New World, New Map

Cartography Series: Because who doesn’t love looking at old maps? This blog series looks at the cartographic development of Canada.

Juan de la Cosa’s Mappa Mundi (Map of the World) (1500) [Source]

Above is the earliest European cartographic work to depict the Americas. (Okay, so, it doesn’t really show Canada, per say, but if you are going to start somewhere you might as well start at the very beginning!) This is only part of the map, click here to see the rest of it.

As opposed to the highly visual Europe and Africa imagery, North and South America are mostly green and sparse on this map. St. Christopher, the patron saint of travel (and possibly a reference to de la Cosa’s fellow explorer, Christopher Columbus), separates the two continents and the Caribbean is right in the middle of the two. North America is marked with blue and red flags and the title, “discovered by the English.” De la Cosa himself explored the Caribbean and the northern parts of South America. Meanwhile, the North American coastline is vastly inaccurate because it was based off of details of John Cabot’s voyages to Newfoundland, which de la Cosa was not a part of. Unfortunately, if Cabot or his sailors made their own maps of their voyages, none are known to have survived.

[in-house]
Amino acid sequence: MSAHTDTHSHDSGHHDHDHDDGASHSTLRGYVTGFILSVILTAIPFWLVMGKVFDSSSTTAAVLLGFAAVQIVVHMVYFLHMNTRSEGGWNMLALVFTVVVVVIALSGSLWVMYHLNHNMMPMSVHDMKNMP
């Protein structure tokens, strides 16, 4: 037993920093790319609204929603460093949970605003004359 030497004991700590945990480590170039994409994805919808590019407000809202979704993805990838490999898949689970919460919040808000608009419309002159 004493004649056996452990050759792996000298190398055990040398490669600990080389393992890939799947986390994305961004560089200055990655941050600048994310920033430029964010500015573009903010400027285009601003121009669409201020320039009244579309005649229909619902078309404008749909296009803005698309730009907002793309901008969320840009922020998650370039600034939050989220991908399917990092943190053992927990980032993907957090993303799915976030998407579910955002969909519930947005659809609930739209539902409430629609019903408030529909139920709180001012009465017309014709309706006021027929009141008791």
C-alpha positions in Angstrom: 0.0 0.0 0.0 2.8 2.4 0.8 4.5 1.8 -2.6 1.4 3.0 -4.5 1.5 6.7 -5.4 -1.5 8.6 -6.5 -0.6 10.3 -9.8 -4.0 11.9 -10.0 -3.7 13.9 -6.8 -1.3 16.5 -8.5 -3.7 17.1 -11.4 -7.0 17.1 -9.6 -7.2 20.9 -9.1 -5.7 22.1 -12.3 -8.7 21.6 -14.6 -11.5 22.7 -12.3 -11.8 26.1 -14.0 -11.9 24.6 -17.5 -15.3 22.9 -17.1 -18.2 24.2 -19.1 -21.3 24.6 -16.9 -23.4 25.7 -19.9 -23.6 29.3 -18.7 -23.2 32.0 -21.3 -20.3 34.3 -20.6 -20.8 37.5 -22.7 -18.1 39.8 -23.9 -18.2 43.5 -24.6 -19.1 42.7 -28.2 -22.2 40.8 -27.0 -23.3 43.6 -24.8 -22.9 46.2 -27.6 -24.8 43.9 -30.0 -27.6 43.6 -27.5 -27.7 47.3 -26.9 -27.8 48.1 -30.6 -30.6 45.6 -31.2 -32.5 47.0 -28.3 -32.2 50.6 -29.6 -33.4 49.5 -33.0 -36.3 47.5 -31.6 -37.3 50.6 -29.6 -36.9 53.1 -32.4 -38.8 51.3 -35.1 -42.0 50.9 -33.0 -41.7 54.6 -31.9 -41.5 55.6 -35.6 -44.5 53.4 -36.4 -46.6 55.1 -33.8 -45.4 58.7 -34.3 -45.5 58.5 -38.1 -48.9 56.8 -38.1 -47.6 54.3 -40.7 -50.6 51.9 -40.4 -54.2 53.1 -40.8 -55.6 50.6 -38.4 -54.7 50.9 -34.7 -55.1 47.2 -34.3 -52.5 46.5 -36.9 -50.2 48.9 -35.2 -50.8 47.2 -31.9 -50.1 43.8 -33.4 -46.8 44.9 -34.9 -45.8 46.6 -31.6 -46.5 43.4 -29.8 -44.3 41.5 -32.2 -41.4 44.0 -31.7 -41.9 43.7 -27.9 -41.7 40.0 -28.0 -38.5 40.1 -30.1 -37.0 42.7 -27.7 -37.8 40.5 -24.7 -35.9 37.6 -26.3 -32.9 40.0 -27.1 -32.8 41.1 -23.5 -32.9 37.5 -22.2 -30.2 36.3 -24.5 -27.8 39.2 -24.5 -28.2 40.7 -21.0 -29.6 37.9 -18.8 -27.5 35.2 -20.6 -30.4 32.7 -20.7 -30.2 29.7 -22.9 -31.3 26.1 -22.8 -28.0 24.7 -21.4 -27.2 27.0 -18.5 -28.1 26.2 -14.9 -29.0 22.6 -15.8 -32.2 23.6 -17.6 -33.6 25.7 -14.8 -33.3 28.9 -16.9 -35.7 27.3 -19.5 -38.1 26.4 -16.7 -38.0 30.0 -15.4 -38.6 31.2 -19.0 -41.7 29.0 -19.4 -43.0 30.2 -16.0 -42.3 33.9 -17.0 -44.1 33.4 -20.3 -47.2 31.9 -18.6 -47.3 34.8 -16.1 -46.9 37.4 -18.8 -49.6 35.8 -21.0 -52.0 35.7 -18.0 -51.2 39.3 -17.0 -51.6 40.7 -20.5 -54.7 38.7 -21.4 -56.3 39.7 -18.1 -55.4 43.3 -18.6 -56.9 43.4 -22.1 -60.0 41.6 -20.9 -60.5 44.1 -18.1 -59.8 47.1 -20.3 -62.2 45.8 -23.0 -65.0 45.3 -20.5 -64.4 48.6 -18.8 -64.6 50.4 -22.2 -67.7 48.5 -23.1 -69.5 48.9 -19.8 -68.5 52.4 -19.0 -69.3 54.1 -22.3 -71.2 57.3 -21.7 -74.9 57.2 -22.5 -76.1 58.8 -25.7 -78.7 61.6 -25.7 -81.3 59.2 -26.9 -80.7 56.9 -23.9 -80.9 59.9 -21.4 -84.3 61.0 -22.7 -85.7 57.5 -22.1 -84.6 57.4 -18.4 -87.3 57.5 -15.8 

De la Cosa was a Spanish navigator and cartographer as well as the owner and captain of the Santa María—the famed ship Christopher Columbus ~discovered America~ with. He joined Columbus on his first three voyages to the New World and did his own exploring of South America (particularly Colombia and Panama) afterwards. While in Turbaco, Colombia, de la Cosa was shot and killed with poisoned arrows from locals who were angry at the Spanish’s intrusion into their village. The men who survived the attack came back later on and murdered every single inhabitant of Turbaco to avenge his death.


Olin and Uris Libraries, “First Maps of the New World,” Cornell University Library. Last modified: March 22, 2012. Accessed from:

Luis A. Robles Macias, “Juan de la Cosa’s Projection: A Fresh Analysis of the Earliest Preserved Map of the Americas,” ALA Map and Geography Roundtable, Series A, no. 9, May 24, 2010. Accessed from:



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